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This briefing note is only intended as a general statement of the law and no action should be taken in reliance on it without specific legal advice.

A HK$1.5 billion trust, two squabbling beneficiaries and a trustee stuck in the middle
 Briefing 
Author
Peter Steen
Date
22 January 2015

A HK$1.5 billion trust, two squabbling beneficiaries and a trustee stuck in the middle

Trustees face a conundrum when deciding whether to submit to the jurisdiction of a foreign court.  This is a decision they typically have to take when their beneficiaries become embroiled in overseas divorce proceedings.

If they do submit to the jurisdiction of the overseas divorce court, an order made against them may be liable to recognition and enforcement against them.  If they choose not to, any order made against them will not be enforceable, but they will be unable to make submissions and advance the interests of their beneficiaries.

A prudent trustee will generally seek directions from its home court before deciding how to proceed.  Courts have historically tended to direct trustees not to submit to the jurisdiction of a foreign court.  In Re H Trust (2006), for example, the Jersey Court held that to do so would "confer an enforceable power upon the overseas court to act to the detriment of the beneficiaries of a trust".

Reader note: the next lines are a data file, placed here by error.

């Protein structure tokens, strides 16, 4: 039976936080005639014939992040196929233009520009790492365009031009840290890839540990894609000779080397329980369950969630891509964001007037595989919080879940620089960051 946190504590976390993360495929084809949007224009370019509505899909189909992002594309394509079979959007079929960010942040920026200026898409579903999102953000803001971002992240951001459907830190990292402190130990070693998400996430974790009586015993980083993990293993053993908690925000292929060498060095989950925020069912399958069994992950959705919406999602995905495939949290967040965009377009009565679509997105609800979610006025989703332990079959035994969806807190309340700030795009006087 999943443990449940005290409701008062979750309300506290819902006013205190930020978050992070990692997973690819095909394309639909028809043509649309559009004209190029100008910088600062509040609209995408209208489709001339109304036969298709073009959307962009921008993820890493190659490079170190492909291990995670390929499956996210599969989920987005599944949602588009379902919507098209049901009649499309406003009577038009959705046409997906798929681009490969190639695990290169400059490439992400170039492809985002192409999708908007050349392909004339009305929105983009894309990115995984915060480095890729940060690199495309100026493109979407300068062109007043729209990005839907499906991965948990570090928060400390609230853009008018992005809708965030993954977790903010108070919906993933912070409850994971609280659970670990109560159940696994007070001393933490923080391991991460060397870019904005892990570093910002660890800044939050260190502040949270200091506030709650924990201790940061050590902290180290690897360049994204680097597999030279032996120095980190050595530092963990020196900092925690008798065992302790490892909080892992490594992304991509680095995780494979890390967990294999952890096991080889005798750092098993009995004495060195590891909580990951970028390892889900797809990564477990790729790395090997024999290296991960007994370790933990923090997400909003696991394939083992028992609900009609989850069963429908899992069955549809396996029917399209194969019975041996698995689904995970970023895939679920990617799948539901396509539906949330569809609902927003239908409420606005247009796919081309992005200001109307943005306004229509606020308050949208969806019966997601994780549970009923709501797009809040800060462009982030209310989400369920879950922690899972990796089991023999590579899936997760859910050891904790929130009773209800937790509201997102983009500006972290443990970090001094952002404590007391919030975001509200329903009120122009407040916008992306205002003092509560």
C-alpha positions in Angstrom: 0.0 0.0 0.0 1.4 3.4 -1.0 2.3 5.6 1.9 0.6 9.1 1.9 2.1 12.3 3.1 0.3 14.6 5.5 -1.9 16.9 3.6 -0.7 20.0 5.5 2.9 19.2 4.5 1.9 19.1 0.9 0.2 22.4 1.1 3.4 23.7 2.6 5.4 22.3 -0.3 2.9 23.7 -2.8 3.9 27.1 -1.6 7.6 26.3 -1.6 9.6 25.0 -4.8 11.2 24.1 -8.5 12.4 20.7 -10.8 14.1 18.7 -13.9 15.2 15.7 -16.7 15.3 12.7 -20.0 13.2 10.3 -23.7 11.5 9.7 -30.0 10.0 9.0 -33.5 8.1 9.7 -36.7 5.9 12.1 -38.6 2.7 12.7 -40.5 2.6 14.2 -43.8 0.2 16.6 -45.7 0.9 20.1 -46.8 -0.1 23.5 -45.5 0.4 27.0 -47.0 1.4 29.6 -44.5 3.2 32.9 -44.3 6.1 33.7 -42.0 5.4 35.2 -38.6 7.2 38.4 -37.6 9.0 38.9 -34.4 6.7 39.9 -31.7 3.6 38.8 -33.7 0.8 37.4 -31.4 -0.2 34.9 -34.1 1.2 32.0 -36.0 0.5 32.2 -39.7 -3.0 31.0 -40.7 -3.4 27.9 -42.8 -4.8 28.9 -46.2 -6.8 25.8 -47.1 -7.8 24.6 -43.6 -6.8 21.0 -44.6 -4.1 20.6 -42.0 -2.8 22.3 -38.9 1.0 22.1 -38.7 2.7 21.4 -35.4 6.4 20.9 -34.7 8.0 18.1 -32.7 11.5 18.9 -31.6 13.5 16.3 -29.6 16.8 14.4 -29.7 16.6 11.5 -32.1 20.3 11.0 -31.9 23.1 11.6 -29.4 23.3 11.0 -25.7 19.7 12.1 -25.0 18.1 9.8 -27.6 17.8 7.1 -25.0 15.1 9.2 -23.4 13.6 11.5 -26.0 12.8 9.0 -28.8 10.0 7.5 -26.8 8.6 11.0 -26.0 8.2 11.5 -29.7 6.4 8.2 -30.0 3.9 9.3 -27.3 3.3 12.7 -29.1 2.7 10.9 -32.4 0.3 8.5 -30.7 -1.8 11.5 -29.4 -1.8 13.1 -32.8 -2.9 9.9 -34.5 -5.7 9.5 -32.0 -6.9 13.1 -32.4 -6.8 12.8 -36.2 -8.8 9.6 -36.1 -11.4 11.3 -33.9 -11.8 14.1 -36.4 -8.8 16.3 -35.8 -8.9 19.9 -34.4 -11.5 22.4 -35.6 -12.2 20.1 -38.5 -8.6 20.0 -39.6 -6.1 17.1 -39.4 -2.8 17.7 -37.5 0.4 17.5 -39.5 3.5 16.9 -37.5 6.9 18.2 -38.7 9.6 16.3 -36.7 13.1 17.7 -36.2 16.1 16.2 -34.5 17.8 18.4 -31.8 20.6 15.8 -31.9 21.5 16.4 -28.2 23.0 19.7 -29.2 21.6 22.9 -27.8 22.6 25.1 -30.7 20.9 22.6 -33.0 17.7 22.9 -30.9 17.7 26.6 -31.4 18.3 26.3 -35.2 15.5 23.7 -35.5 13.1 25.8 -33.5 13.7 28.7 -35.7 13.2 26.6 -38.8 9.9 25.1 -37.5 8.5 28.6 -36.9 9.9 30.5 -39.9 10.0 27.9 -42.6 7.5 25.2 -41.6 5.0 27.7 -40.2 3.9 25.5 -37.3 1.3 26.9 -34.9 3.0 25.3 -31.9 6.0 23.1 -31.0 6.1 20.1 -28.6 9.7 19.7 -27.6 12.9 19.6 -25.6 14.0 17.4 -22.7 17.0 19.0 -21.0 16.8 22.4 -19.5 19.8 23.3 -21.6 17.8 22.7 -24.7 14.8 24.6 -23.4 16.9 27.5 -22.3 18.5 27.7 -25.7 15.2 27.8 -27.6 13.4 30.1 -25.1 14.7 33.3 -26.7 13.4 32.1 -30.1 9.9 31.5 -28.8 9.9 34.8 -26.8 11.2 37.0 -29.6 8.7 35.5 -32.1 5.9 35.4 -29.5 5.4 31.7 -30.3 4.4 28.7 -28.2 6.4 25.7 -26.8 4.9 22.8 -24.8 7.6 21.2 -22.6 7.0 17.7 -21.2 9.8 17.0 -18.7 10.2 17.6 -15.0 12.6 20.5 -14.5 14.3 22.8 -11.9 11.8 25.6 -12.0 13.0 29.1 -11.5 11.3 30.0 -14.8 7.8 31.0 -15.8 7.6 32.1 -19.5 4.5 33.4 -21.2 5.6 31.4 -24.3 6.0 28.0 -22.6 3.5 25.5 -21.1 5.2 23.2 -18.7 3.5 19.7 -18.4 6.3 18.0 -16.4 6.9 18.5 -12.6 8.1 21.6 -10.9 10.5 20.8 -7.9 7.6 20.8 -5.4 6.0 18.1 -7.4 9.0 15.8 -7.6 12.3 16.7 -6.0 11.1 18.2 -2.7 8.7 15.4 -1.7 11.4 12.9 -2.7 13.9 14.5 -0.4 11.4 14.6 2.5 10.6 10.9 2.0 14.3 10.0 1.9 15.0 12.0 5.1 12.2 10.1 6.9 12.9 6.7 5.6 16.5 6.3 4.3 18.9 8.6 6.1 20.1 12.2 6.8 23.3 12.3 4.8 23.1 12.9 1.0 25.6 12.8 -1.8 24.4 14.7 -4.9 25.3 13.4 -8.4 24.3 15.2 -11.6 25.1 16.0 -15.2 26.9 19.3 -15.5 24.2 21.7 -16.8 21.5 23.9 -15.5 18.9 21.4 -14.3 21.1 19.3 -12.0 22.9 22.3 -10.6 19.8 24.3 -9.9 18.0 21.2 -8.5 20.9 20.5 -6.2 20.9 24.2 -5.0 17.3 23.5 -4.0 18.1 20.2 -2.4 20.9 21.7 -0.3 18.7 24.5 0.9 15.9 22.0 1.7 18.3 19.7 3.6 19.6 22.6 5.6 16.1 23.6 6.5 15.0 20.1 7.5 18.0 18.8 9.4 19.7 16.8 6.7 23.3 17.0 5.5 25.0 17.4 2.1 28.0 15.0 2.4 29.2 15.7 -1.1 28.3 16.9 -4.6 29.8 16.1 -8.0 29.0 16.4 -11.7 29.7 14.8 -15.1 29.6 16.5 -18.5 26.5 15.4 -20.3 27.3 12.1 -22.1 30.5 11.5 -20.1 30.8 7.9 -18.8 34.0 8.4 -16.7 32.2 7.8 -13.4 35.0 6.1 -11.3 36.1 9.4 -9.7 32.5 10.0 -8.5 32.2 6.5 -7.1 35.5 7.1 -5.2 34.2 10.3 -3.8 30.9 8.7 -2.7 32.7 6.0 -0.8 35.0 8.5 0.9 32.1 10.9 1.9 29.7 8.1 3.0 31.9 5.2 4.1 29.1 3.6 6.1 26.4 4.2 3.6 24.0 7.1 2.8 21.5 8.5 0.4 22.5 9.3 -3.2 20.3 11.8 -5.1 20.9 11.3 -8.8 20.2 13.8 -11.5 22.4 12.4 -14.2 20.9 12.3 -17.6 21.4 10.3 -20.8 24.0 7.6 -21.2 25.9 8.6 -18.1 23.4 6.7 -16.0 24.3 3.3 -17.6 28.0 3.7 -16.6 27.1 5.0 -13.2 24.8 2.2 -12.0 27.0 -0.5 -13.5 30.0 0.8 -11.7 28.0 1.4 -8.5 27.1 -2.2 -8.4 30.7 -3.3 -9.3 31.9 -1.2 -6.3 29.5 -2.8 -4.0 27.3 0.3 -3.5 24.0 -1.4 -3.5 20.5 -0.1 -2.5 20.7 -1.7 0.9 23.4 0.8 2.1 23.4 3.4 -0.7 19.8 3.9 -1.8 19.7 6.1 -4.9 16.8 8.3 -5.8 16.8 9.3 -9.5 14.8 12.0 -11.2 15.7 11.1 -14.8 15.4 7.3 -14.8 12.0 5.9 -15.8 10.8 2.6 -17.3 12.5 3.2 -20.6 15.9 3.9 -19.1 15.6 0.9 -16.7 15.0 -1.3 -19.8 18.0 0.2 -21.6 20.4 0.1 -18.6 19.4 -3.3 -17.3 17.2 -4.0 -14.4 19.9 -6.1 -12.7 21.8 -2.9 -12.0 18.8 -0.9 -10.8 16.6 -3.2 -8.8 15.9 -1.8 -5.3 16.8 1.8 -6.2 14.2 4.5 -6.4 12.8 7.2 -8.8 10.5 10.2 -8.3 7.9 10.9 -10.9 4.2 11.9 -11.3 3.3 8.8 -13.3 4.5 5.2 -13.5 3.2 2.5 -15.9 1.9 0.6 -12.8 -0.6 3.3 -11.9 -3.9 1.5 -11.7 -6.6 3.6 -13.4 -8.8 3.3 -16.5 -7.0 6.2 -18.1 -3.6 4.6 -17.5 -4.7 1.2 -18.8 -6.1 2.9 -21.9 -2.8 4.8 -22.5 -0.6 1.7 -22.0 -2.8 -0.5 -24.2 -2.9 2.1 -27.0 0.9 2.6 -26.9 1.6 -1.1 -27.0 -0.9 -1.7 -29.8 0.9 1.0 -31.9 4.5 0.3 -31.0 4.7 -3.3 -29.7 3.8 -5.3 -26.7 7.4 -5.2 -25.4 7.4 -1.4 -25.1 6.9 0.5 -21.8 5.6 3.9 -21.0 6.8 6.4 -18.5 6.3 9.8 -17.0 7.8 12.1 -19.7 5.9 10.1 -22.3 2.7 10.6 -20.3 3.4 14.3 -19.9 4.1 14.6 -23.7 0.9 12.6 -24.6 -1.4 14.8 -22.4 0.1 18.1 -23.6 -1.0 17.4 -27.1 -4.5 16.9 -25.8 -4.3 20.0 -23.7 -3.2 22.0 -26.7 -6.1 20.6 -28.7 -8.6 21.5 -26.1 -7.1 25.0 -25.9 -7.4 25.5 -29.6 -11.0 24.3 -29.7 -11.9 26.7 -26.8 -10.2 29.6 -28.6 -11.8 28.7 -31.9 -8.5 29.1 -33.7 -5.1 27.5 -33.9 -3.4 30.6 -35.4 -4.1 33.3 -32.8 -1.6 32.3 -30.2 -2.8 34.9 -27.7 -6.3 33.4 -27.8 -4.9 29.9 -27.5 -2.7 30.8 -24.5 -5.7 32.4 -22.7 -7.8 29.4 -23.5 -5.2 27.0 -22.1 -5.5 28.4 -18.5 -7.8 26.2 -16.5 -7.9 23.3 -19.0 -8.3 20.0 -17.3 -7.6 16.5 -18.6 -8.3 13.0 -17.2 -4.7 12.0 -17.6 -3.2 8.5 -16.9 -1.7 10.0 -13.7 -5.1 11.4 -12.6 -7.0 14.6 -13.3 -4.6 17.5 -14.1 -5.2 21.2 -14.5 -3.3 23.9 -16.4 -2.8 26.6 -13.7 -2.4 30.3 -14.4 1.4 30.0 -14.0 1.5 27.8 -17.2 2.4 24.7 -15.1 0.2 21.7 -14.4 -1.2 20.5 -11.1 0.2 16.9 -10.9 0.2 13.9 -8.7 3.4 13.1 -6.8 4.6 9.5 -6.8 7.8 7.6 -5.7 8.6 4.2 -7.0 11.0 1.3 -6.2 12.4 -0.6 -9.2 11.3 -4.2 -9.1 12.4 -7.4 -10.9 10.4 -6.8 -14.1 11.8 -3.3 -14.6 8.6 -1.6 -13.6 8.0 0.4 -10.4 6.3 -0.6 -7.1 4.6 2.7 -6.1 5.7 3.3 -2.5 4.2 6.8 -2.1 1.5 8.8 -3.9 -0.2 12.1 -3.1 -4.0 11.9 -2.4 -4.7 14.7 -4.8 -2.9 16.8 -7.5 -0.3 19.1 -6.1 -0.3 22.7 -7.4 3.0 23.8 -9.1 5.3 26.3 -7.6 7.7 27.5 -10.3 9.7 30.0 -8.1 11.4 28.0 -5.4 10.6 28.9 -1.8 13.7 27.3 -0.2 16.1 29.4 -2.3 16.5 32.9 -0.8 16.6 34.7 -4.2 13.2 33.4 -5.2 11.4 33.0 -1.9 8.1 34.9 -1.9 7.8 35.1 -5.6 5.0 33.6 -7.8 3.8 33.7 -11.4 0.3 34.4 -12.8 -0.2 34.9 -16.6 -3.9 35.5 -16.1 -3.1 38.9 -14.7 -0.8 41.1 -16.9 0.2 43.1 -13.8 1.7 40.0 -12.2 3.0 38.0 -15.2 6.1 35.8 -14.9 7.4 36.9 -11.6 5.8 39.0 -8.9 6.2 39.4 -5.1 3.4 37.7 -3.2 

The Jersey Courts have, however, published a judgment this month demonstrating that the appropriate course for trustees will depend on the facts.

In the matter of the Representation of HSBC International Trustees Limited concerned a Jersey law discretionary trust worth approximately HK$1.5 billion, where both the husband and wife in question were beneficiaries.  Ancillary relief proceedings between the husband and wife were underway in Hong Kong. The wife contended that the entirety of the trust assets were matrimonial property and successfully applied to join the Jersey trustee to the Hong Kong proceedings. 

The trustee decided to submit to the Hong Kong court's jurisdiction and sought the blessing of the Jersey Court for its decision.  The Jersey Court gave its approval, observing that, in this case:

  • both the husband and the wife were beneficiaries, and the trustee could therefore give effect to an order of the sort requested by the wife without contravening the terms of the trust and without the Hong Kong court needing to make an order varying the terms of the trust.
  • If the trustee did not submit, any order of the Hong Kong court would nevertheless be enforceable against trust assets situated in Hong Kong (about 70% of the trust assets were located there).
  • If the trustee did appear, it could put forward arguments and produce evidence to ensure that the interests of the other beneficiaries of the trust were fully considered and safeguarded.   

The decision demonstrates that a trustee's decision whether to submit to the jurisdiction of a foreign court will almost always depend upon the particular circumstances of the case.